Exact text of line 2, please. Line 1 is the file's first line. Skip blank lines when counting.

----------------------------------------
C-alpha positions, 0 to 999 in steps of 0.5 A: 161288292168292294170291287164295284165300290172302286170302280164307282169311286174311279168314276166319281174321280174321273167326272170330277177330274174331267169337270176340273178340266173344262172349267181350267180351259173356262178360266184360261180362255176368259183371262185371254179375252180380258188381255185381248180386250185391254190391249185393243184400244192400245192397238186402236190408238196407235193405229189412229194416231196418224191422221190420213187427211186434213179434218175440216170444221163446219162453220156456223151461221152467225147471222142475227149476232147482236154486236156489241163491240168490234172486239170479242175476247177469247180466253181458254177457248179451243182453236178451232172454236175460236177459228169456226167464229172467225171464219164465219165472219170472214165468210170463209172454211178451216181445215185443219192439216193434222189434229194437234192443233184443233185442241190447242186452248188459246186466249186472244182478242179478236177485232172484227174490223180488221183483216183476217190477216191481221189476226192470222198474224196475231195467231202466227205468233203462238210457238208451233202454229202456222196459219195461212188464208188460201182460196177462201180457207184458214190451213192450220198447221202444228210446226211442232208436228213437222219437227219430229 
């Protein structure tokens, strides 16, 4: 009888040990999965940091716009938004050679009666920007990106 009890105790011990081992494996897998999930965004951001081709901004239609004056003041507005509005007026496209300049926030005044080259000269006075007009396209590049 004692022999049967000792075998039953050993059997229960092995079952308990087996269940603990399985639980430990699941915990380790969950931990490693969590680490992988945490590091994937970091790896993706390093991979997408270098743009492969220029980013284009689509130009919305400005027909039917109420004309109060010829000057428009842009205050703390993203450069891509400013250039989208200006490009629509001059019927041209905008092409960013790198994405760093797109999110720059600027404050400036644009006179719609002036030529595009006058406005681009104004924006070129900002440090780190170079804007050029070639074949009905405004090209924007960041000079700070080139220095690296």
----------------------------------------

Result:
């Protein structure tokens, strides 16, 4: 009888040990999965940091716009938004050679009666920007990106 009890105790011990081992494996897998999930965004951001081709901004239609004056003041507005509005007026496209300049926030005044080259000269006075007009396209590049 004692022999049967000792075998039953050993059997229960092995079952308990087996269940603990399985639980430990699941915990380790969950931990490693969590680490992988945490590091994937970091790896993706390093991979997408270098743009492969220029980013284009689509130009919305400005027909039917109420004309109060010829000057428009842009205050703390993203450069891509400013250039989208200006490009629509001059019927041209905008092409960013790198994405760093797109999110720059600027404050400036644009006179719609002036030529595009006058406005681009104004924006070129900002440090780190170079804007050029070639074949009905405004090209924007960041000079700070080139220095690296």